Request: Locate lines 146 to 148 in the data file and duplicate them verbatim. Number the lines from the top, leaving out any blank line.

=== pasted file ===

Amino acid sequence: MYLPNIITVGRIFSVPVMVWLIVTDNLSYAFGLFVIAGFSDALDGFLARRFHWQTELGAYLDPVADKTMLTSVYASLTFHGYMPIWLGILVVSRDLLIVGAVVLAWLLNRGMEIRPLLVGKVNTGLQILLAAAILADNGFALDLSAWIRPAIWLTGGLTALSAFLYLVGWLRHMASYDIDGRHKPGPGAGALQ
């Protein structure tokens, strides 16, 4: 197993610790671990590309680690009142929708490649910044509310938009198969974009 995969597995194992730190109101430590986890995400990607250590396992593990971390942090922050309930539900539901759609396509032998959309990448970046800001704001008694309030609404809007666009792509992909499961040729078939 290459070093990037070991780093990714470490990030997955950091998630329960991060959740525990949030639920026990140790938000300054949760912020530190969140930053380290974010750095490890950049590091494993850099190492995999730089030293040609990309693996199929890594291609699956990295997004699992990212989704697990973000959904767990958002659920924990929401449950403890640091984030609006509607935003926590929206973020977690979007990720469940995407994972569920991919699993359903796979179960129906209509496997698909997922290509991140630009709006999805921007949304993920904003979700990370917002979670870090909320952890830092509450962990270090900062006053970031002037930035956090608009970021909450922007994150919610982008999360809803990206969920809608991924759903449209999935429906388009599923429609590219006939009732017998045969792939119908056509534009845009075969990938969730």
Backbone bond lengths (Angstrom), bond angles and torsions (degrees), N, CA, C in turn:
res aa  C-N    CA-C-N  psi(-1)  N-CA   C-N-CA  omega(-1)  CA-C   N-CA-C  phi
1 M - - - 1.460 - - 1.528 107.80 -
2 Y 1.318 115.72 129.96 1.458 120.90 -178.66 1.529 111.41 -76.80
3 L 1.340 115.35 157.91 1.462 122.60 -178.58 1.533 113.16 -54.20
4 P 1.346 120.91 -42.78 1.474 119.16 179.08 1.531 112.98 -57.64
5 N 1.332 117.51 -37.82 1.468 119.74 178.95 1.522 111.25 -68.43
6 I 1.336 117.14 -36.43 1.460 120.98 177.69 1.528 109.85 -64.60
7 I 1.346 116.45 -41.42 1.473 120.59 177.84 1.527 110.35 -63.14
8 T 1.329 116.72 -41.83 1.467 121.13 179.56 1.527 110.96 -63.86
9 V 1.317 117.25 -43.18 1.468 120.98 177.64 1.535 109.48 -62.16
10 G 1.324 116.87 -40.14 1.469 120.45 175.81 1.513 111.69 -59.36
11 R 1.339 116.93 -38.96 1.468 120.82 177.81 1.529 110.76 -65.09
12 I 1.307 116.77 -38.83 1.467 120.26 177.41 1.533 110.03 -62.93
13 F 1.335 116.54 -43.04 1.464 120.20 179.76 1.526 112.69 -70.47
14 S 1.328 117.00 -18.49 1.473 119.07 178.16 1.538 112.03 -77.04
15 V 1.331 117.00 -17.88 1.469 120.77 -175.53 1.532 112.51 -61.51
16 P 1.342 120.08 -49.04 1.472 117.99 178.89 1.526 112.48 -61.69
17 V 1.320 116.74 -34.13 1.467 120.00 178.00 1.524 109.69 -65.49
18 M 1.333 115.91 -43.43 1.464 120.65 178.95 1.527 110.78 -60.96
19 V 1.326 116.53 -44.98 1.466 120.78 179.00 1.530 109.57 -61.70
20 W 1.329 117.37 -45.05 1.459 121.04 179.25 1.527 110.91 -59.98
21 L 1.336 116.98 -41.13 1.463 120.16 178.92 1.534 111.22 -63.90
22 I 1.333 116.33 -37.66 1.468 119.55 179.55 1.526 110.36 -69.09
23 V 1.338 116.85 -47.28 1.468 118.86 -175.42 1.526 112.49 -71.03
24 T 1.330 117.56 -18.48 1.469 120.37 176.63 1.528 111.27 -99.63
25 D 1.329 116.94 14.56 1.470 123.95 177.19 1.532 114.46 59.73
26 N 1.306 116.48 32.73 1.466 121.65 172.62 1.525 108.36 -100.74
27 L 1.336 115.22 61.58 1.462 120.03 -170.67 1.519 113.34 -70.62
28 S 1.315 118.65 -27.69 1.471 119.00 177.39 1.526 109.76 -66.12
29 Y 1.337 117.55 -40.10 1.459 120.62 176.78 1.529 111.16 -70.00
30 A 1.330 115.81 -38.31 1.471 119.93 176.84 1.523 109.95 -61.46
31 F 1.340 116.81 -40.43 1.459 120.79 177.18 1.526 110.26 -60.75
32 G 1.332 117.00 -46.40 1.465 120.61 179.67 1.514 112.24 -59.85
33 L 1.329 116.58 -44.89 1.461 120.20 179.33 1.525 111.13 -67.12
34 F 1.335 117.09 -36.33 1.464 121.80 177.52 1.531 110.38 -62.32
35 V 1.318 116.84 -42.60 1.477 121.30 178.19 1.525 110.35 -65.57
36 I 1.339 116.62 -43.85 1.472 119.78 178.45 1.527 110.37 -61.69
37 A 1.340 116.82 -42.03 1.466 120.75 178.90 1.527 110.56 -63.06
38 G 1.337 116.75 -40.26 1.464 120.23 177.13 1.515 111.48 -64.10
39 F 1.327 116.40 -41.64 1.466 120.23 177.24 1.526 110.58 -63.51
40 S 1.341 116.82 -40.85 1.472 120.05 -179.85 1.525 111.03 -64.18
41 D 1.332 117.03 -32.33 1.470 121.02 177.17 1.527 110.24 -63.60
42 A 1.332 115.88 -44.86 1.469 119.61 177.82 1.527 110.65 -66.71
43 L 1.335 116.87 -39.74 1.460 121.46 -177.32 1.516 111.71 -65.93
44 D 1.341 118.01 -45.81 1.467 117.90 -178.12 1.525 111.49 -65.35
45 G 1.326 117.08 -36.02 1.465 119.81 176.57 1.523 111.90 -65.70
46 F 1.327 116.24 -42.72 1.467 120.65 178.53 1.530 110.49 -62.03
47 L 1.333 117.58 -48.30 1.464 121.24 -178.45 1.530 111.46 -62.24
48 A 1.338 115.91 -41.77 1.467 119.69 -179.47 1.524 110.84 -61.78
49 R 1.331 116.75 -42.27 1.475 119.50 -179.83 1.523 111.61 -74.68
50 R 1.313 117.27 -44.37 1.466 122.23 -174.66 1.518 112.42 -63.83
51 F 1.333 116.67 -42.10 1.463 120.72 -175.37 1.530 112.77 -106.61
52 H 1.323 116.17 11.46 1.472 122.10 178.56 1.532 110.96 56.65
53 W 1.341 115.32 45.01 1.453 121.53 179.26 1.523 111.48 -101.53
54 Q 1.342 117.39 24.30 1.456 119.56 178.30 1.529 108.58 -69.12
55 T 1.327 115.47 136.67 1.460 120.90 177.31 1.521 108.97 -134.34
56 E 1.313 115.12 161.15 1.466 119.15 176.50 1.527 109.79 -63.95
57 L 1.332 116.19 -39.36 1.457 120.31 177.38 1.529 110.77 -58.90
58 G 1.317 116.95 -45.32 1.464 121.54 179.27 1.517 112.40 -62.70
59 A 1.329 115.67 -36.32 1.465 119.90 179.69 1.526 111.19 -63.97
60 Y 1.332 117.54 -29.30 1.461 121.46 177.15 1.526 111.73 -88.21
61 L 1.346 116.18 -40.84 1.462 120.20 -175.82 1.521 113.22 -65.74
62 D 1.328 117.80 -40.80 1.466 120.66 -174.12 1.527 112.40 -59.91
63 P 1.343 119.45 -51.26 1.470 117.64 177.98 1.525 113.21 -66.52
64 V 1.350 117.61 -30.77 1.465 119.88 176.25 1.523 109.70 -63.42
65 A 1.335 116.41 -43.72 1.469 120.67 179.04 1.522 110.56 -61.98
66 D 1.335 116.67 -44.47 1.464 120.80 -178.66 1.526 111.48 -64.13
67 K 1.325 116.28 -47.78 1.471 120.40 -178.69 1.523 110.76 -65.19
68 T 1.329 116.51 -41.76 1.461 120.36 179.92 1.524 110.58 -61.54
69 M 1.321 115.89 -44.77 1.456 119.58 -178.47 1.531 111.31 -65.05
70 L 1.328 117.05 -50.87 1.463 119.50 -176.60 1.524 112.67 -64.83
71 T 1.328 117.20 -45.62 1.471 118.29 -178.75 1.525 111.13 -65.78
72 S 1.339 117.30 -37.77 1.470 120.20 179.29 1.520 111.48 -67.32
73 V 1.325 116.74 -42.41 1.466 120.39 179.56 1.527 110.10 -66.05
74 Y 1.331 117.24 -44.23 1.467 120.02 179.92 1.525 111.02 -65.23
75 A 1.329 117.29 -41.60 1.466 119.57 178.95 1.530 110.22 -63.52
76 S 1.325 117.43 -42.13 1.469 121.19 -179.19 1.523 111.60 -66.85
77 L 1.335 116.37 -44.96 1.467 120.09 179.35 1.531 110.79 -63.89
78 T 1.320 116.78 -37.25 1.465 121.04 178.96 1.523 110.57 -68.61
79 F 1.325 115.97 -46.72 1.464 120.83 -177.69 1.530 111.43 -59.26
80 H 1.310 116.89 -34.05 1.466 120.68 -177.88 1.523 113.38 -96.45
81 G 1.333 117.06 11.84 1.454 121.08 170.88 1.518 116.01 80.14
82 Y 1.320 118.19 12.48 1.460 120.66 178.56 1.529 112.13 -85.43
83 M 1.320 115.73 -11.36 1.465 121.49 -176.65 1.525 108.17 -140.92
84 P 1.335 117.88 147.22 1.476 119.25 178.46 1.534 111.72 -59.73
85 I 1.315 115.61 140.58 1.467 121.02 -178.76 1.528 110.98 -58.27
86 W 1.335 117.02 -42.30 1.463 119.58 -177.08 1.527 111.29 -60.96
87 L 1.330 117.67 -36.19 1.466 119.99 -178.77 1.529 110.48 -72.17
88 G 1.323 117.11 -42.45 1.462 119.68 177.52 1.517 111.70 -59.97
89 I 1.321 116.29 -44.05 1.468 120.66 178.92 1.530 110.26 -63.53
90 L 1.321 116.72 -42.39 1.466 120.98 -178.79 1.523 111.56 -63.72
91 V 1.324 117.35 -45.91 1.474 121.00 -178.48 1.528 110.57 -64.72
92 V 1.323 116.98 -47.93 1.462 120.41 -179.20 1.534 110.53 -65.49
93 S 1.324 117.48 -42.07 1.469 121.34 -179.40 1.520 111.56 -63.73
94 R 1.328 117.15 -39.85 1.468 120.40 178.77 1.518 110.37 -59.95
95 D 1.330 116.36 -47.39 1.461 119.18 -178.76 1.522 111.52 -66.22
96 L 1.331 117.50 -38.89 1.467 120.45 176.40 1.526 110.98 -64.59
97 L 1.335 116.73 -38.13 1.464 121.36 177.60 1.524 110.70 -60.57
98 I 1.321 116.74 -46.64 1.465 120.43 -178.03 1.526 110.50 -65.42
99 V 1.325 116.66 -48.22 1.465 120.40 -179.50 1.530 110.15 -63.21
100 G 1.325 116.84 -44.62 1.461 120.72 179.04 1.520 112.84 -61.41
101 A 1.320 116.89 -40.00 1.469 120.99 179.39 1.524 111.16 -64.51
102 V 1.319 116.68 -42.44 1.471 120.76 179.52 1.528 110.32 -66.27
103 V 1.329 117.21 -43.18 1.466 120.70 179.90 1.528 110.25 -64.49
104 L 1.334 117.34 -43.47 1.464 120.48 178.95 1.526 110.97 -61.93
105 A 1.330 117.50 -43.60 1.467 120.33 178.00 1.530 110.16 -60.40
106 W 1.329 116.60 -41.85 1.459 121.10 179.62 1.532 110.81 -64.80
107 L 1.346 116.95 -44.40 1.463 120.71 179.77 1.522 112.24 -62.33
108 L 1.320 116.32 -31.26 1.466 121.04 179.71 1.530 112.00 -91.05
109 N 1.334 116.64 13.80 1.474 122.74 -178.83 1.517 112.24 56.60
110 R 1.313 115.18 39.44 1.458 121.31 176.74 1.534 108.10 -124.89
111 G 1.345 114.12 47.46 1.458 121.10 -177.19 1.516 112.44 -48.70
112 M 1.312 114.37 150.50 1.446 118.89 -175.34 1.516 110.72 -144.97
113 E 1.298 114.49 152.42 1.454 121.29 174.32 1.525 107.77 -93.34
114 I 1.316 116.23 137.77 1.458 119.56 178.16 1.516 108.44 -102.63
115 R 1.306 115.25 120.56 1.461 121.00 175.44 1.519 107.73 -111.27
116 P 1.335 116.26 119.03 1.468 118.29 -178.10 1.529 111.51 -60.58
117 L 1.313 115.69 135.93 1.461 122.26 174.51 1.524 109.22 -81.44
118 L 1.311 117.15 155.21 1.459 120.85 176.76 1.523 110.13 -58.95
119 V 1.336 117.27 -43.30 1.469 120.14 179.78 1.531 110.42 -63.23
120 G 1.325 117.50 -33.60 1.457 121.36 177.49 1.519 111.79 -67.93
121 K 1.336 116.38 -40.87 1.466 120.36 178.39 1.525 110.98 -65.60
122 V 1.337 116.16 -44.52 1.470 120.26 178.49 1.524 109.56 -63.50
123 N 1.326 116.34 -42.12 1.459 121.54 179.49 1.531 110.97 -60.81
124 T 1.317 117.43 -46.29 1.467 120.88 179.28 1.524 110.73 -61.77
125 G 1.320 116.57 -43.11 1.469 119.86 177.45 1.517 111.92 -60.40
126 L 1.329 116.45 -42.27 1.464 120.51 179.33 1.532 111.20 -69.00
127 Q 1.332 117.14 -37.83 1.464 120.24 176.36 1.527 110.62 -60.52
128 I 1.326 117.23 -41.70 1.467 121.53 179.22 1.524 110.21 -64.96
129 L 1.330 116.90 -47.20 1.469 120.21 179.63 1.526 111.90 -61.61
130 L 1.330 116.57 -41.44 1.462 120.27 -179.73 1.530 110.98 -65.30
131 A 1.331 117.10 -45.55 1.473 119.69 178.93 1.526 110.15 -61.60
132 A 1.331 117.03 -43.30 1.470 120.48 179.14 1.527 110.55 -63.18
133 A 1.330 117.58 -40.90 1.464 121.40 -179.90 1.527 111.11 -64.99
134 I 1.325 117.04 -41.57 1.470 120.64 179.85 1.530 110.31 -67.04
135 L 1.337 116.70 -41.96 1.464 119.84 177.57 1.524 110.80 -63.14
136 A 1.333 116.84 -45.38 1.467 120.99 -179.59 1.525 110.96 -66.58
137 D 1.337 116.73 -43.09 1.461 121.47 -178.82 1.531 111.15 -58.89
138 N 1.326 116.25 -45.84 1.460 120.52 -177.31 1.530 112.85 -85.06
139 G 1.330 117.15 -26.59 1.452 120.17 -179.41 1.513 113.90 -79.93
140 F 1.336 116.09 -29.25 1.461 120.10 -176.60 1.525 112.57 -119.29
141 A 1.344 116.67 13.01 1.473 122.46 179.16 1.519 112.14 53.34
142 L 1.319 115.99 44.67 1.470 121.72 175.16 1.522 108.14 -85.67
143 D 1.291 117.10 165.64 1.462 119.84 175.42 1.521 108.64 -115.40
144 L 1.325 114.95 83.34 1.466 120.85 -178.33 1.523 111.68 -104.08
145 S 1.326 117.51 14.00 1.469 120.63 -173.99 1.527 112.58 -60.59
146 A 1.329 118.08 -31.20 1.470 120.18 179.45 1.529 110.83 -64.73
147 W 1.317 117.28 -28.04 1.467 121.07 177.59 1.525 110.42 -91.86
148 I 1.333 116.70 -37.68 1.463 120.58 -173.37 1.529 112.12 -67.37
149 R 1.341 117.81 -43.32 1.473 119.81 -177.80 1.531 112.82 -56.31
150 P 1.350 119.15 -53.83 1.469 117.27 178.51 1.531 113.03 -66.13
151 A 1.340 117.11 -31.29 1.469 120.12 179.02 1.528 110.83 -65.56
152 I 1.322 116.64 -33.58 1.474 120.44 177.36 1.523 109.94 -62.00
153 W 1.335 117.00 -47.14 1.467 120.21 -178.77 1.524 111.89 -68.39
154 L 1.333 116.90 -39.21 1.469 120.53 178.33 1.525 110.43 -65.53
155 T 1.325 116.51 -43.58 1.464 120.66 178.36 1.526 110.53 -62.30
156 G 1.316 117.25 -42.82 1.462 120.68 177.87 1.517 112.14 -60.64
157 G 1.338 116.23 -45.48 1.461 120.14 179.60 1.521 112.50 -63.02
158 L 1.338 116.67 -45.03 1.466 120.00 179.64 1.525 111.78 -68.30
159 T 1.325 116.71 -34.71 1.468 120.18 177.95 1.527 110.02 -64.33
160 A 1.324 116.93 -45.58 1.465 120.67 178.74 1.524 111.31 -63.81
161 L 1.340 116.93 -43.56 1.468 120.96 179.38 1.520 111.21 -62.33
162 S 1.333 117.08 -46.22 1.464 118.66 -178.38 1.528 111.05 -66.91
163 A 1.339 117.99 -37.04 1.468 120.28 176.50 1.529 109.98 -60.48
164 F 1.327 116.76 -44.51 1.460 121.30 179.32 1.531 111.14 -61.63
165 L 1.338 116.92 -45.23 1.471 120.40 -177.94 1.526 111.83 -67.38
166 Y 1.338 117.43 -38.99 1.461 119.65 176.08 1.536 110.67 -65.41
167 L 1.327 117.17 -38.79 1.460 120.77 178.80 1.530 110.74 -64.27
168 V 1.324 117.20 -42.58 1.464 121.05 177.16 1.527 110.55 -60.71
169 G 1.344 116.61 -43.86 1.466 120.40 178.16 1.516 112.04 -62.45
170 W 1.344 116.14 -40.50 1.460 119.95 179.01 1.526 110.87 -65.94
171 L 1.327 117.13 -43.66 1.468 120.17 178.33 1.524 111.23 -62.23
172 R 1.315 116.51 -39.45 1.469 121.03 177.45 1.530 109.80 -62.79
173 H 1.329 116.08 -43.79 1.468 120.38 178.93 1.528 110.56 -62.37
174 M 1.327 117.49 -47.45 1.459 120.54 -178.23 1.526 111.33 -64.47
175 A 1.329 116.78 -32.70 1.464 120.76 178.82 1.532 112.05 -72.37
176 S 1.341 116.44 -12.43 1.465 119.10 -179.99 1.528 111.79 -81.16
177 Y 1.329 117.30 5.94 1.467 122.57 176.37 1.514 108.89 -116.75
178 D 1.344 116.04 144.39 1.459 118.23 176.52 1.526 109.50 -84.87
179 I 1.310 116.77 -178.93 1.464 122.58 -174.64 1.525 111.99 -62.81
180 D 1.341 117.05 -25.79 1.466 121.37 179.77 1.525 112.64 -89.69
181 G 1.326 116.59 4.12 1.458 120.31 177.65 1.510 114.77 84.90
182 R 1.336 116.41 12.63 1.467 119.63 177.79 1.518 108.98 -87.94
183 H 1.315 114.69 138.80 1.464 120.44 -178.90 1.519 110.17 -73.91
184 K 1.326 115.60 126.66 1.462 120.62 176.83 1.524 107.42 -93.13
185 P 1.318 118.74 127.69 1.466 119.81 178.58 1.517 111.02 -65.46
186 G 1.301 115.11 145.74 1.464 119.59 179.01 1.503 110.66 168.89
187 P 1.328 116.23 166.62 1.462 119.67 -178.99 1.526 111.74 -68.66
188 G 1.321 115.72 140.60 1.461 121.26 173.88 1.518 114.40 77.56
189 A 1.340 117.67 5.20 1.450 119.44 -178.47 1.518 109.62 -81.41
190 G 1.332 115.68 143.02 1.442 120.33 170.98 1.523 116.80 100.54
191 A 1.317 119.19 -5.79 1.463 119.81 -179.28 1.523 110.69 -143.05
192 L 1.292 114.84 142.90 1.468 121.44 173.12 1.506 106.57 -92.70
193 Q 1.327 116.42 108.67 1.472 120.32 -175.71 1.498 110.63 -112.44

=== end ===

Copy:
142 L 1.319 115.99 44.67 1.470 121.72 175.16 1.522 108.14 -85.67
143 D 1.291 117.10 165.64 1.462 119.84 175.42 1.521 108.64 -115.40
144 L 1.325 114.95 83.34 1.466 120.85 -178.33 1.523 111.68 -104.08